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Android Cellphones Security

Report: 99 Percent of New Mobile Threats Target Android 269

MojoKid writes: "Google's open source Android platform has the distinction of being the most popular mobile operating system in the world. That's great in terms of dominating the market and reaping the rewards that come with it, but it's also for that very reason that Android finds itself the target of virtually every new mobile malware threat that emerges. According to data published in F-Secure's latest Mobile Threat Report (PDF), over 99 percent of the new mobile threats it discovered in the first quarter of 2014 targeted Android users. To be fair, we're not taking about hundreds of thousands, tens of thousands, or thousands of malware threats — F-Secure detected 277 new threat families, of which 275 honed in on Android."
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Report: 99 Percent of New Mobile Threats Target Android

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  • Re:secure from what? (Score:1, Interesting)

    by binarylarry ( 1338699 ) on Wednesday April 30, 2014 @05:54PM (#46884469)

    This is probably worse for iOS than being insecure.

    Their marketshare has fallen so far it's not worth targeting them any more.

  • Re:secure from what? (Score:5, Interesting)

    by Penguinisto ( 415985 ) on Wednesday April 30, 2014 @06:08PM (#46884571) Journal

    fwiw, the NSA has owned all platforms, so it's not like iOS is invincible.

    I strongly suspect that it has less to do with any flaws in either OS, than it does in the fact that iPhones get regular updates/patches/etc, whereas the vast majority of Android phones do not.

    This is the one thing that Apple really should get props for - they go out of their way to ensure that, within reason, older iPhones get patched/updated along with the newest ones. Meanwhile, all but a relatively tiny fraction of (global) Android users buy models where neither carrier or manufacturer really give a damn if the phones they sell ever see a patch. I mean, seriously - the cheap/low-end Android phones can still be found coming out brand new with 2.2/2.3 installed on the damned things.

    Until that paradigm changes, the massive majority of malware and hacks will target the obviously juicy (and mostly obsolete and/or unpatched) Android market.

  • Re:Market Share (Score:4, Interesting)

    by John Bokma ( 834313 ) on Wednesday April 30, 2014 @06:20PM (#46884687) Homepage
    Feel free to provide those. But since it's roughly 50/50 in the USA why aren't the attacks in the USA also not 50/50? Or is the USA of no interest at all to malware writers? (I would say the opposite).
  • Re:Market Share (Score:4, Interesting)

    by tlhIngan ( 30335 ) <> on Wednesday April 30, 2014 @06:20PM (#46884689)

    What I've seen time and again from these reports over the last year is that it isn't about Android vs. iOS: it's about app stores. The Google Play store, for instance, has been the source of very few malware incidents (i.e. something like 2-3% of the total). Most of the malware hitting Android is coming from third-party stores that are of questionable trustworthiness. As always, users should be advised to only install software from sources they trust. If iOS allowed users to install from third-party stores without jailbreaking, we'd be seeing the same problems on iOS, regardless of their current marketshare or lack thereof (besides which, marketshare is a measure that shouldn't be used in isolation when assessing the worth of a platform's users to developers, including malware developers).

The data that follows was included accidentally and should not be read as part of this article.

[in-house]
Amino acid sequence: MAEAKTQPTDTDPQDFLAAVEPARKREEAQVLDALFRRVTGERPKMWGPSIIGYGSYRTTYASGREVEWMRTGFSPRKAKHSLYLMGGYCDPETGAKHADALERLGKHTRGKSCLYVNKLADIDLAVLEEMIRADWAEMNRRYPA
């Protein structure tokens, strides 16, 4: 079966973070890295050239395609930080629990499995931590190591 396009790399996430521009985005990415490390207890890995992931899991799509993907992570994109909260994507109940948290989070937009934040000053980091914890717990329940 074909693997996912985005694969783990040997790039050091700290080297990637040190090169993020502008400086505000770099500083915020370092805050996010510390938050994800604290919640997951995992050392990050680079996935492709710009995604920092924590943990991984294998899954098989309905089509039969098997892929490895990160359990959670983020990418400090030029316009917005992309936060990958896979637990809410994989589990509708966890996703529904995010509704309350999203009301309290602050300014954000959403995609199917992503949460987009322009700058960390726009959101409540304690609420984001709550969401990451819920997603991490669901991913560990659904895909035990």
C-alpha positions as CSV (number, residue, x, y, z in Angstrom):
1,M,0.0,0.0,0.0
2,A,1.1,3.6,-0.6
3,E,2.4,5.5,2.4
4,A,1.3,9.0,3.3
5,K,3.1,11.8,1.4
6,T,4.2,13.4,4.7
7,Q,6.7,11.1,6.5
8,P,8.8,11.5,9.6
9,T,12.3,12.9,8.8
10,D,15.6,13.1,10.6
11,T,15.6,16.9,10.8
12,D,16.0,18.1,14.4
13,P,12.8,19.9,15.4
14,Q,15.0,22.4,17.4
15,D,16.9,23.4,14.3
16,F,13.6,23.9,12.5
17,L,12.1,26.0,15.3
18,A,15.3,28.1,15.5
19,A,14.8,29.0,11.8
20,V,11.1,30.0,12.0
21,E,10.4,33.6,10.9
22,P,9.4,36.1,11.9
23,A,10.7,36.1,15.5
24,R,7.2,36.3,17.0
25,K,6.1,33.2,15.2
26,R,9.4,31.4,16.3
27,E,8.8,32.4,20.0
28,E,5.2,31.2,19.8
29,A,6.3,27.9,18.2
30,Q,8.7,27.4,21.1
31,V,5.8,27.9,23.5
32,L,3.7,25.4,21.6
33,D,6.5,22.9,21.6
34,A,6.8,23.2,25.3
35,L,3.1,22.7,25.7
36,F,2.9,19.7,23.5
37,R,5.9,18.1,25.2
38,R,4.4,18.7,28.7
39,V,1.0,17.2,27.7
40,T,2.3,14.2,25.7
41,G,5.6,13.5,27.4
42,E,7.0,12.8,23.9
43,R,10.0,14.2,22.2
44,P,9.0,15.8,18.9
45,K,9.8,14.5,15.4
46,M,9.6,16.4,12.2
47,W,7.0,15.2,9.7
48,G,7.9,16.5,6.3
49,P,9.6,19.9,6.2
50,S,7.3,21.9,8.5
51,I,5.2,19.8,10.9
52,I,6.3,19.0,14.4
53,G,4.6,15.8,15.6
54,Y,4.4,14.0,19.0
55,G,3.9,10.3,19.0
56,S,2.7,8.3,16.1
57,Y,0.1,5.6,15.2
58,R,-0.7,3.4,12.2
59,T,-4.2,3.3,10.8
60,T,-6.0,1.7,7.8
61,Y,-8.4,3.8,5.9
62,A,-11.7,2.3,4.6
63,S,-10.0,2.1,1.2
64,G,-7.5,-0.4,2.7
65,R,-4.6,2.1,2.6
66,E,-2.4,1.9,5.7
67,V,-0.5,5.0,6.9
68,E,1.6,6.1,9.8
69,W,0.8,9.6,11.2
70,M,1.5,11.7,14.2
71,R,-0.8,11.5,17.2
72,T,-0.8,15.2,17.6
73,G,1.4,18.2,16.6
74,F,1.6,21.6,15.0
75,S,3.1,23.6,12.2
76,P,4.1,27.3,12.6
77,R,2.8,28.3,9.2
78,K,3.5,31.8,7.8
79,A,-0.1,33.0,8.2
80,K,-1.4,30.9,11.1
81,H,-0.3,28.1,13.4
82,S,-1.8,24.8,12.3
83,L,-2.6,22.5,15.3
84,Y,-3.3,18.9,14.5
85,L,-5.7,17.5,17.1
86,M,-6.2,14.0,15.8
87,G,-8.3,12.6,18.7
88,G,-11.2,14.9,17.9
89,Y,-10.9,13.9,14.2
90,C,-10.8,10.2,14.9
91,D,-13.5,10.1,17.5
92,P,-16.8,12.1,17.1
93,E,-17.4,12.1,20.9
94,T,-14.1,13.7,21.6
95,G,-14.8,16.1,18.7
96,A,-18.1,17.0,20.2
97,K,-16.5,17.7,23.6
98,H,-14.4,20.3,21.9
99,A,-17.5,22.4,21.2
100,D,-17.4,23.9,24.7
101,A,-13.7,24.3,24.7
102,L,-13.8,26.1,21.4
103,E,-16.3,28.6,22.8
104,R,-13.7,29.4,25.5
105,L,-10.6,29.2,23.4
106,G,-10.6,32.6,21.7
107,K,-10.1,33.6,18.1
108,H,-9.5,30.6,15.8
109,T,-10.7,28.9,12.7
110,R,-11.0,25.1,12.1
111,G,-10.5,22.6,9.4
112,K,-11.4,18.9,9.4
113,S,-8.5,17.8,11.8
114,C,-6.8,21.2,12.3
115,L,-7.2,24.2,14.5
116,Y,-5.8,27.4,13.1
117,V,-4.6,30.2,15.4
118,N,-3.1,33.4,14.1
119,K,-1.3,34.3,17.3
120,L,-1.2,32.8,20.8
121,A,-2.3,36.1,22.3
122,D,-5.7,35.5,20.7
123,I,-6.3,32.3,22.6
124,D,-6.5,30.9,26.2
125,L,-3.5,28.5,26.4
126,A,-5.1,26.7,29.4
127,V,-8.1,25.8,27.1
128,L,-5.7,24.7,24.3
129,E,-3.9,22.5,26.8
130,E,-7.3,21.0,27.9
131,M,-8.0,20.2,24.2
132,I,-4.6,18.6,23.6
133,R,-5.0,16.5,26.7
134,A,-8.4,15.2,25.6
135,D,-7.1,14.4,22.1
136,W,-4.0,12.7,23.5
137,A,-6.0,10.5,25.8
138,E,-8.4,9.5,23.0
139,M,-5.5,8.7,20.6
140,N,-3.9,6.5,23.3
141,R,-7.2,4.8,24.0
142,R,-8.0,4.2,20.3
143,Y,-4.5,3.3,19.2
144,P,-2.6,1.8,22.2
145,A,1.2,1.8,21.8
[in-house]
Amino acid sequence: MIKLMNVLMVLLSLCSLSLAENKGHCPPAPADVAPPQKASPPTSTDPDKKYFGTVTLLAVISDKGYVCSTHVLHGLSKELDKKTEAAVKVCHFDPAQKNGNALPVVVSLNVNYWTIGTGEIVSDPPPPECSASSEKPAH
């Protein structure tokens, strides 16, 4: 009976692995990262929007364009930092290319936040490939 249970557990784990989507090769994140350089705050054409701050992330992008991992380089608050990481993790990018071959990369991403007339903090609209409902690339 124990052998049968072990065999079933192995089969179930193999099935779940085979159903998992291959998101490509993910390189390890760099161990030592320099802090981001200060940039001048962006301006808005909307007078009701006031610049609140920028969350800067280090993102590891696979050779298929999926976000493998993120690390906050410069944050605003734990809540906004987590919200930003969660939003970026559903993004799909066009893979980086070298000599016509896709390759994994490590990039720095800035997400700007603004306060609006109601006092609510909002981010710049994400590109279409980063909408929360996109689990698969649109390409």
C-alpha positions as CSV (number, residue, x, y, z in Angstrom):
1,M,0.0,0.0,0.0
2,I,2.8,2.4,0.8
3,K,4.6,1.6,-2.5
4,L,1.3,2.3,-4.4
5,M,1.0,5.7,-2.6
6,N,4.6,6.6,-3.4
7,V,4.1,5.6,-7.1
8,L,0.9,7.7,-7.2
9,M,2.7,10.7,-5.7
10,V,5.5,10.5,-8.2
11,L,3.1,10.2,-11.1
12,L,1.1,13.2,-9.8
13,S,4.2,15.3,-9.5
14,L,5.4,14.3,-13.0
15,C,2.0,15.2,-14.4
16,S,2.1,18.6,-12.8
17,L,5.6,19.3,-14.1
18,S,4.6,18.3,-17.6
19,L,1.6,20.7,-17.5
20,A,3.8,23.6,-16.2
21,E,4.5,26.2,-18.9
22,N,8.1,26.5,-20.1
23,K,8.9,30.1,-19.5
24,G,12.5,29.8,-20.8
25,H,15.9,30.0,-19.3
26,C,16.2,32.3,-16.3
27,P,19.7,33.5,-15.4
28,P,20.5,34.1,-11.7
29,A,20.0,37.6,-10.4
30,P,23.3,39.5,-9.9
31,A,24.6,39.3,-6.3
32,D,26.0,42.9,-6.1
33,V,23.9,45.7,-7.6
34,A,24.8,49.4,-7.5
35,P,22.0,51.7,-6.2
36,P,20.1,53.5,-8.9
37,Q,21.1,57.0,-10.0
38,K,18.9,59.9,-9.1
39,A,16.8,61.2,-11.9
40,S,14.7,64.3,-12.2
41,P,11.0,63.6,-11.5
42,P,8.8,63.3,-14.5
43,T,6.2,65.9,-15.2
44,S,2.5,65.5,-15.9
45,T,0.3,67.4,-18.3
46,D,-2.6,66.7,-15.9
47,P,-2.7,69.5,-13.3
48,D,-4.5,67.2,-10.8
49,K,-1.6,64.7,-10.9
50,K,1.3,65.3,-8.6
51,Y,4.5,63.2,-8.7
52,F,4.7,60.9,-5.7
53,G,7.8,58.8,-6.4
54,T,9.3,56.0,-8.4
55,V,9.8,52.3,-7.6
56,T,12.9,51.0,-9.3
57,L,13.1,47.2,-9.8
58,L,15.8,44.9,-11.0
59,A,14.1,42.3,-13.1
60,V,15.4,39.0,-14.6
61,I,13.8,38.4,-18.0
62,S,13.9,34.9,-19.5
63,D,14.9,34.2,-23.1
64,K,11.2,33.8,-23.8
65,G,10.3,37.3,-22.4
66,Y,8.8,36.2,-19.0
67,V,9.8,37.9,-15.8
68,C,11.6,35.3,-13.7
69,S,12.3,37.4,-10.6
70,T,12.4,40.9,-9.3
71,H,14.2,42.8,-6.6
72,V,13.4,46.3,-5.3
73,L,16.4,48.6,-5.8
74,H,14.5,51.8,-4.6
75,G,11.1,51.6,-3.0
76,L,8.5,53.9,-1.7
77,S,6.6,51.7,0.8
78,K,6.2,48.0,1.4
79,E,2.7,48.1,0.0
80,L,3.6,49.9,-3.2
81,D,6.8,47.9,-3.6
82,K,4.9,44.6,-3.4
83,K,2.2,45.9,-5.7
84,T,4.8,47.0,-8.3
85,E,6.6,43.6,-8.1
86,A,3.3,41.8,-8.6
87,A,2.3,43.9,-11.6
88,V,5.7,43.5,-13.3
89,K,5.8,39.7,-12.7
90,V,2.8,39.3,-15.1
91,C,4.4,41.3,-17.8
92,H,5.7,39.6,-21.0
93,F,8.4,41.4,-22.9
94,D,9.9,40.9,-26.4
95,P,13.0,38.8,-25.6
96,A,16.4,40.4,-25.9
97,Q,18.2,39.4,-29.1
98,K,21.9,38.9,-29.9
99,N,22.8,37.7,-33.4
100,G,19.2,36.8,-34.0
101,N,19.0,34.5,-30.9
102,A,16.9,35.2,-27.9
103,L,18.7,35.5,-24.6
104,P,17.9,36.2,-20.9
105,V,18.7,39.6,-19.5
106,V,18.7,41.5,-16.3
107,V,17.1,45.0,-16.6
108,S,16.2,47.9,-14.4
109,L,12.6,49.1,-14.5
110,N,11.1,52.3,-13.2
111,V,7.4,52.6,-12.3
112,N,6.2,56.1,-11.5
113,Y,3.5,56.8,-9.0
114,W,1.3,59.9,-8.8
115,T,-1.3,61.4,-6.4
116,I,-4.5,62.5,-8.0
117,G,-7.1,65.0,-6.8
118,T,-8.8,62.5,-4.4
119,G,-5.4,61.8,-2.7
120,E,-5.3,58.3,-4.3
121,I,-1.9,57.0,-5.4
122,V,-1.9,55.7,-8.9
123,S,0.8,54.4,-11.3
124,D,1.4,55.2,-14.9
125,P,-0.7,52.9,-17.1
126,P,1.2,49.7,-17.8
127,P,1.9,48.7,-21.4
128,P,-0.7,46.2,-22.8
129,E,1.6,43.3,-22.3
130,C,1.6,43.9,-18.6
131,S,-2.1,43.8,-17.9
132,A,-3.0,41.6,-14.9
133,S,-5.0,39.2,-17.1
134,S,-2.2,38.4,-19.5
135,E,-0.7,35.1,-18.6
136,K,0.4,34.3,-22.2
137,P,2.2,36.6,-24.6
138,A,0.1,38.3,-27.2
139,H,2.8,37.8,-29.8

So, please, stop painting this as an iOS vs. Android thing. Regardless of platform, the users being affected by this stuff, in general, are those grabbing apps from untrustworthy sources. Focus your attention there.

    The problem is, Google Play isn't available in a lot of places where Android is. Say China, for example.

    China's especially touching because the Chinese app stores are complete rubbish - full of pirated apps and Trojans and other crap.

    But even in North America or Europe, sticking with Google Play is limiting, because there are tons of legit app stores as well. Say, Humble Bundle or Amazon. But the problem is the checkbox is all or nothing - either you only use Google Play, or you allow everything.

    The problem with "let the user decide" is it ignores the ultimate reality of security - Dancing Pigs []. Basically a user cannot be trusted with their own security - they will always choose the least secure path if it gets them what they want. So if their friend shows them a new app they have to install manually, well, they'll do it.

    Hell, even on iOS jailbroken users get broken into constantly. Because they install OpenSSH, usually because some HOWTO said to install it. There have been many iOS worms and Trojans that exploit the fact that if you can SSH into an iOS device, it's jailbroken so you can do many more things.

  • by greenwow ( 3635575 ) on Wednesday April 30, 2014 @06:50PM (#46884947)
    Microsoft has been caught executing code in fonts before, so what you intended to be a joke isn't one. Where I work, we think this issue: [] is what shutdown our Windows servers last fall the day after we installed a font we used when generating PDF files. Fortunately, the virus writers were incompetent and crashed Windows, or we probably would have never found the exploit. All of the servers handled credit card transactions and one did ACH transactions so the problem could have put my employer out of business.

Do not underestimate the value of print statements for debugging.